This case demonstrates a complex neuropsychiatric pattern of cognitive deficits and psychopathological features that suggests a kind of frontal lobe symptom cluster which can be explained by regional prefrontal subsyndromes. The main cognitive and psychopathological symptoms can be explained by assuming supramodal executive dysfunction, which is characteristic for the "dysexecutive" (dorsal convexity system) and "apathetic" (mesial frontal system) types of regional prefrontal syndrome.1 Positive symptoms such as delusions and hallucinations can be attributed to prefrontal and medial temporal dysfunction.5,6 Following Northoff,7 catatonic symptoms as shown by the patient may be due to impaired connectivity from orbitofrontal to premotor/motor cortex resulting in dysregulation of the motor loop during emotional stimulation, visible as akinesia. In addition, the difficulty in initiating actions may be attributed to a disorder of the so-called "willed action system" that includes the dorsolateral prefrontal cortex, the anterior cingulated cortex, the anterior supplementary motor area and fronto-striatal circuits. Alterations of the orbitofrontal cortex may result in D2-receptor down-regulation of the caudate nucleus and may thus cause waxy flexibility. Motor anosognosia is thought to be a result of the dysfunction of ventrolateral prefrontal cortex and subsequent network disturbances between the right ventrolateral prefrontal cortex, right dorsolateral prefrontal cortex, and right posterior parietal cortex. Orbitofrontal cortex dysfunction during negative emotional processing with subsequent hyperactivity of the anterior cingulated cortex and medial prefrontal cortex may mediate catatonic stupor and akinetic mutism. Similarly, selective mutism, a form of social phobia/social anxiety disorder, can be regarded as a "motivational disorder" suggesting an involvement of the dorsolateral prefrontal cortex as an essential part of the "willed action system." Indeed, Tillfors et al.8 found an activation of the amygdala, dorsolateral prefrontal cortex and inferior temporal cortex when subjects with social anxiety disorder were exposed to a public speaking task to provoke anxiety-related symptoms.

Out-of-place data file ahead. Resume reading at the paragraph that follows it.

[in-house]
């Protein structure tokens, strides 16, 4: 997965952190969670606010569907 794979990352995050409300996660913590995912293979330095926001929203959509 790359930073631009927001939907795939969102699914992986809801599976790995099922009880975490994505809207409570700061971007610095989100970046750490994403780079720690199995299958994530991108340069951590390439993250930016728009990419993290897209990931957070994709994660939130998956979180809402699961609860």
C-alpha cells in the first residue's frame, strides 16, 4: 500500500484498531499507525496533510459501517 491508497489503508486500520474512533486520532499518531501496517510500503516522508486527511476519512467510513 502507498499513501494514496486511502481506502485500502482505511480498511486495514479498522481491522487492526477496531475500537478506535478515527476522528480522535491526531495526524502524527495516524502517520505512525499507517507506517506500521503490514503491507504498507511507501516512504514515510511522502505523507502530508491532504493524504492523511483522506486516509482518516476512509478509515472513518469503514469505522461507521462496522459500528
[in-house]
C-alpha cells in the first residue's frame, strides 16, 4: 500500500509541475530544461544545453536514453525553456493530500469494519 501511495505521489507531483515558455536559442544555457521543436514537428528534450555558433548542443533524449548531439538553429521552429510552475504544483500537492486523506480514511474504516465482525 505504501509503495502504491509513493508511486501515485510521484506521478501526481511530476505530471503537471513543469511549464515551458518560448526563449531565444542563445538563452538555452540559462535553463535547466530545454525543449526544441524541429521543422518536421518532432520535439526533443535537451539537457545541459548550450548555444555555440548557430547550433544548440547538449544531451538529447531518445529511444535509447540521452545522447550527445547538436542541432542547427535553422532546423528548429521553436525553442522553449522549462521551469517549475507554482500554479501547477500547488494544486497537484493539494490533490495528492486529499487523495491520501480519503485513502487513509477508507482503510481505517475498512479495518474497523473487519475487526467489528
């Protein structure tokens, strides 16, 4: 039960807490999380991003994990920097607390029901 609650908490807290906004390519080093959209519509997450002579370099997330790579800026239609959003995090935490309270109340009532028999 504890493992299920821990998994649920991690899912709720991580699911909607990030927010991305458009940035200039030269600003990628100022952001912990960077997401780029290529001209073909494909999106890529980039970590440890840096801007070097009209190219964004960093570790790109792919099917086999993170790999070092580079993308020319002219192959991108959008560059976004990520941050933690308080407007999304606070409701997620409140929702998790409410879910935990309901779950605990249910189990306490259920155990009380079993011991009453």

Although the etiology remains unclear, patient’s speech and language disturbance fits in a "congenital" form of Broca’s type or nonfluent aphasia (left inferior frontal cortex). Cognitive deficits occurred mainly in the executive domain (sustaining and dividing attention, verbal learning strategy, working memory, and cognitive flexibility), while verbal memory, concept formation, and reasoning were spared. According to Stuss et al.,9 these executive deficits can be attributed to dorsolateral and medial prefrontal dysfunction.
In conclusion, anatomic regions suggested to be affected in our patient include prefrontal association cortex regions that have often been associated with neuropsychiatric disorders (dorsolateral, ventrolateral and medial prefrontal cortex, orbitofrontal cortex, and anterior cingulated cortex), but also parts of the motor cortex including the left inferior frontal lobe and the supplementary motor area. Because cortical/subcortical structural damage in the MRI scan as well as signs of "hypofrontality" in the PET study were absent in our patient, it remains open whether impaired connectivity between different brain regions might have caused both functional hyperactivity of some regions (e.g., dorsolateral prefrontal cortex in selective mutism) and hypoactivity of others (e.g., orbitofrontal cortex and supplementary motor area in executive dysfunction), respectively. Thus, regional frontal lobe syndromes, including neuropsychiatric symptoms, may be present without any signs of structural abnormalities. In contrast to the case reported by Ferrara et al.,10 structural and functional neuroimaging was not a helpful tool for diagnosis in our patient, but detailed neuropsychological and psychopathological examinations were.
We thank Anna Wendl for her professional assistance in neuropsychological testing.